Tag Archives: heat


Midday siesta, I dream of water running

down the Tule, ouzels dipping, or 

beer cooling in an eddy on the Kern—

of you and I, our faces streaked with rain

as if we were crying—love in our eyes.

All the mud-stuck trucks, leap-frogging,

winches whining as the clouds cracked,

bursting with more of the same.


What else can we look forward to

this afternoon, inches from the Solstice,

what else can we do but dream? The air

is thin and burns the lungs. Leaves curl

in the garden while cows commiserate 

in the shade of sycamores and oaks,

all their stories stored within rings, 

chatter from the good old days.


And what of native wisdom banked

in their massive trunks, or smooth gossip rocks 

in the living Live Oak shade?  All the secrets

we have lost to progress, all the important

unimportant things that have not saved time,

but accelerated it and our poor hearts

just trying to keep up. 110 degrees at noon,

what else can we do but dream?




I study rock landmarks,
look for tracks
to see if they have moved.

The pipe gate swells
in the heat. Now only
swings but one way.

Resident ground squirrels
and immigrant ring-neck doves
share the dogs’ food.

On brutal days
over 110°—
there are no rules.

Like Dali’s clocks,
time is part of the landscape,
like it or not.




A man gives up early in the summer,
too warm for wine, too hot for evening
poetry to endure, before darkness closes

the oven doors to bake in the black.
The Kings River calls, trout singing
from the riffles, asking why, when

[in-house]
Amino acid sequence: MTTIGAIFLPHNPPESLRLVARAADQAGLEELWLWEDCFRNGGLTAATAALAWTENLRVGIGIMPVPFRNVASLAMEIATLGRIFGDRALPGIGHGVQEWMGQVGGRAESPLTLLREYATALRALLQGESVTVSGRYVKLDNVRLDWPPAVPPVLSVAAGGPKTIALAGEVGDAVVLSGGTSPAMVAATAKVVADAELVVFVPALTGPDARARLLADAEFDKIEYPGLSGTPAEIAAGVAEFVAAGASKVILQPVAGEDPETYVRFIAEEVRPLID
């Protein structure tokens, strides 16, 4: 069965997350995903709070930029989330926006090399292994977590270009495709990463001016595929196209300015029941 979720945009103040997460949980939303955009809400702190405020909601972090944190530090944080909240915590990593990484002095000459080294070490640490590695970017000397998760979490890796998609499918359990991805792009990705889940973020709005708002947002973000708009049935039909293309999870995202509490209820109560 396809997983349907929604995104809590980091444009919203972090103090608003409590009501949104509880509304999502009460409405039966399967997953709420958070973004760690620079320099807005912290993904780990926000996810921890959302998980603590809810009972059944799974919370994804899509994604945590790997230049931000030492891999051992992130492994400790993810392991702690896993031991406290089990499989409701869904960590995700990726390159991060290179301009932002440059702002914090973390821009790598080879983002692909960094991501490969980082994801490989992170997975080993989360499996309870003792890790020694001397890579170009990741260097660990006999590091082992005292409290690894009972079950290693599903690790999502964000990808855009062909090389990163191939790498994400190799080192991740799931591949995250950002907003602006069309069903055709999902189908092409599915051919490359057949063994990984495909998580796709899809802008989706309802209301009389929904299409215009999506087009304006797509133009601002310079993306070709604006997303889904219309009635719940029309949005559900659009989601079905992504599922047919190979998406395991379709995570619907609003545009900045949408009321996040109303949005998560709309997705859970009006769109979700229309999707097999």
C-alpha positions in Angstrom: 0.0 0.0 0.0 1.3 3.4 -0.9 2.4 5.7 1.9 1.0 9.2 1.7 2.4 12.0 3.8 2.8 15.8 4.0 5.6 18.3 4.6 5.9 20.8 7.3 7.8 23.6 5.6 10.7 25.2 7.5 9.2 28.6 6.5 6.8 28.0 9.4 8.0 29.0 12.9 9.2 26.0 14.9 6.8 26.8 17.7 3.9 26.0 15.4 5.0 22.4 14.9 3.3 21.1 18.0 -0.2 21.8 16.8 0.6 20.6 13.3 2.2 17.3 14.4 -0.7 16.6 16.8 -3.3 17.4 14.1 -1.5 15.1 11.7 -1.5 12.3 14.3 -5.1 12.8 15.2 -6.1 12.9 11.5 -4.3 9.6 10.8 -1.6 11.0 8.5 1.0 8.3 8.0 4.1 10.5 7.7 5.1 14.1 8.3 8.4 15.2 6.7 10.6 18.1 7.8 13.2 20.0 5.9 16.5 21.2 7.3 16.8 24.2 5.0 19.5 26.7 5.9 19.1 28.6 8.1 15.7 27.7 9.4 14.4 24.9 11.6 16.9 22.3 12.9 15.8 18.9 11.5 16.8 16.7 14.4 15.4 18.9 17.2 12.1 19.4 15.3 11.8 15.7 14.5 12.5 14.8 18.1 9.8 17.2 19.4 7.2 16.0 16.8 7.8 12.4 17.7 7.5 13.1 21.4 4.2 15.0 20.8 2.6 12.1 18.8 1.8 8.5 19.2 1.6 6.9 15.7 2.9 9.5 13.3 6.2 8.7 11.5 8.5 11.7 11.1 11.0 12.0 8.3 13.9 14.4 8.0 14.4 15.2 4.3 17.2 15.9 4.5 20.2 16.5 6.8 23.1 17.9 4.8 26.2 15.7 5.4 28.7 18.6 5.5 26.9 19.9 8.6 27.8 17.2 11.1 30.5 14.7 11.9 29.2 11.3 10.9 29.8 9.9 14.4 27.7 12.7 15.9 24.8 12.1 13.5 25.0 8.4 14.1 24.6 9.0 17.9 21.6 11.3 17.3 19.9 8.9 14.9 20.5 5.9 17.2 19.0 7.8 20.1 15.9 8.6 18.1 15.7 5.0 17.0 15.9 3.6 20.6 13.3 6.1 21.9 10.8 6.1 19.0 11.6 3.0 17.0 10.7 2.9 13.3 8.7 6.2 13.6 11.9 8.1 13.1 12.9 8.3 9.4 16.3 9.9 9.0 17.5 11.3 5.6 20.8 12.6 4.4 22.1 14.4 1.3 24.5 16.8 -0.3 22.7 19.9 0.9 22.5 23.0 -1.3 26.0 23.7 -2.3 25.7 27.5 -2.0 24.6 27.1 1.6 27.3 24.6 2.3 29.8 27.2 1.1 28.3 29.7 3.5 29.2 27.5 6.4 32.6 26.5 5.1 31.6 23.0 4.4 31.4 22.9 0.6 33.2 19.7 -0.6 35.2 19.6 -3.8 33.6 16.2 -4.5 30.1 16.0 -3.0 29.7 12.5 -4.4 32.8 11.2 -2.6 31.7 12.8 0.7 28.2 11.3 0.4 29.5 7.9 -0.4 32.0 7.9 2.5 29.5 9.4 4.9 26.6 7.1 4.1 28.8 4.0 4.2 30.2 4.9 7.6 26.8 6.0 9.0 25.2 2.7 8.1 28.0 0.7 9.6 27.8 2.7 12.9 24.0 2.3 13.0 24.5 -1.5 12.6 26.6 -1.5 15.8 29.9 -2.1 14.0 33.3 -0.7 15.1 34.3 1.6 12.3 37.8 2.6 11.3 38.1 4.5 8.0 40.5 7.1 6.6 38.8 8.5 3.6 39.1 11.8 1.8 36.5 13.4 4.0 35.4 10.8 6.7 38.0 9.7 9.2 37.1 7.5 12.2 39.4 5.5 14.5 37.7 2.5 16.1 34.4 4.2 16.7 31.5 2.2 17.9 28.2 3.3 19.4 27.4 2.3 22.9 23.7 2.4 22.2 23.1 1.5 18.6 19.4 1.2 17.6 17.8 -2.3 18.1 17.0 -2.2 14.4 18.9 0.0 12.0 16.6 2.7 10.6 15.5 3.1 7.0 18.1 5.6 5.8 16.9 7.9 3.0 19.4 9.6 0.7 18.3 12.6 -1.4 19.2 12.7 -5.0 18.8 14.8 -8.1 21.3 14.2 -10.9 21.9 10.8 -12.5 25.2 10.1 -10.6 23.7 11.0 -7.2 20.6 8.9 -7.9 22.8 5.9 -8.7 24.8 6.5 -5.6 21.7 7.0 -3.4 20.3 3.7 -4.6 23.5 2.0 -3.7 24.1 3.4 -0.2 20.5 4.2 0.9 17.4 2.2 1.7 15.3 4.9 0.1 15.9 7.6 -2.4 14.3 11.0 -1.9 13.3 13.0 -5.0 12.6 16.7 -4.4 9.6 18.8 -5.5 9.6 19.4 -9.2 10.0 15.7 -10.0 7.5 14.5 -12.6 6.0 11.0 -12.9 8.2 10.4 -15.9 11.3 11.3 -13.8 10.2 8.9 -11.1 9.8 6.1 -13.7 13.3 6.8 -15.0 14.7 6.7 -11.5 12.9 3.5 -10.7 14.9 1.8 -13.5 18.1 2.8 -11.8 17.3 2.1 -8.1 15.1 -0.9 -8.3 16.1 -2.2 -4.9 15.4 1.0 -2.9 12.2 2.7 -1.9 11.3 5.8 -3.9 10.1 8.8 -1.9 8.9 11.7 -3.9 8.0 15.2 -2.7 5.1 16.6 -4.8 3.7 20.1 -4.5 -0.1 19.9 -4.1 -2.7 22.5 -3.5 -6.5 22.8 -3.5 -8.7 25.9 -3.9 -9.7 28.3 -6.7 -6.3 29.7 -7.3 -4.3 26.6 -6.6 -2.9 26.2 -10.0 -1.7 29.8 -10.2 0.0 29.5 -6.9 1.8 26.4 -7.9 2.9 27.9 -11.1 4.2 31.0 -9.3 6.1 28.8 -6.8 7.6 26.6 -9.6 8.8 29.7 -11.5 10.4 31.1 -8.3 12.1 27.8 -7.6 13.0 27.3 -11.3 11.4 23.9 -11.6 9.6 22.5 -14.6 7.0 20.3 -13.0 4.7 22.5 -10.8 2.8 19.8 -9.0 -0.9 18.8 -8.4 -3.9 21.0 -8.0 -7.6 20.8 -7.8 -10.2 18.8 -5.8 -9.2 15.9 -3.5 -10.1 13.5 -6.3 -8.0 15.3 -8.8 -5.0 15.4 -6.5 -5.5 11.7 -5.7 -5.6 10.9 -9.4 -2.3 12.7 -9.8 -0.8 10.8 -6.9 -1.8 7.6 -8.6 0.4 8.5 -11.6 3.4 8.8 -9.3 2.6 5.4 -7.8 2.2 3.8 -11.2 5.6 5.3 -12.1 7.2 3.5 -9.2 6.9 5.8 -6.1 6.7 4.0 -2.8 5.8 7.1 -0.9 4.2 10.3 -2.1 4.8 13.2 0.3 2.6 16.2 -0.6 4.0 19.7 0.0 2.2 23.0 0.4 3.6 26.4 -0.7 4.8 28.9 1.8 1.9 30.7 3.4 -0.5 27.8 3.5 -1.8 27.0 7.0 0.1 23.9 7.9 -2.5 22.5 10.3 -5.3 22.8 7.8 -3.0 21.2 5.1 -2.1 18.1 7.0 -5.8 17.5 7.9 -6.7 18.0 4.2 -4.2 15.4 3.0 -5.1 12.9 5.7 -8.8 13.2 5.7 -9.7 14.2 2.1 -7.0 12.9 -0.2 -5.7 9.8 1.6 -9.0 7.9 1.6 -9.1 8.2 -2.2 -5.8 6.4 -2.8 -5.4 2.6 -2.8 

trails of natives and early settlers rise
into the mountains, spread like webs
into the pine cabins and camps

beside the mantra of running water
through the night. I go early to bed
to get there in my dreams.




Nobody keeps record temperatures in Lemon Cove, but yesterday’s 101° in Fresno broke the high set in 1927. It was 104° on Dry Creek as we hauled gooseneck loads of weaned calves, gathered the 101° day before, off the Paregein Ranch—three two-hour, four-wheel drive round trips off the mountain. In addition to the calves, we hauled 20% of the cows down to go to town as we prepare for summer with little feed. With less than 8” of rain, our rainy season is over until October, capping a second year of drought. With no snowpack or surface water runoff in California, hay prices are already escalating.

The first few days of 100° heat are hard on people and livestock physically, but we all get out a little earlier in the morning and finish what we didn’t get done in the evening. The most noticeable impact of the heat is to our temperaments, not near as pretty as this white geranium, happy as long as it gets water.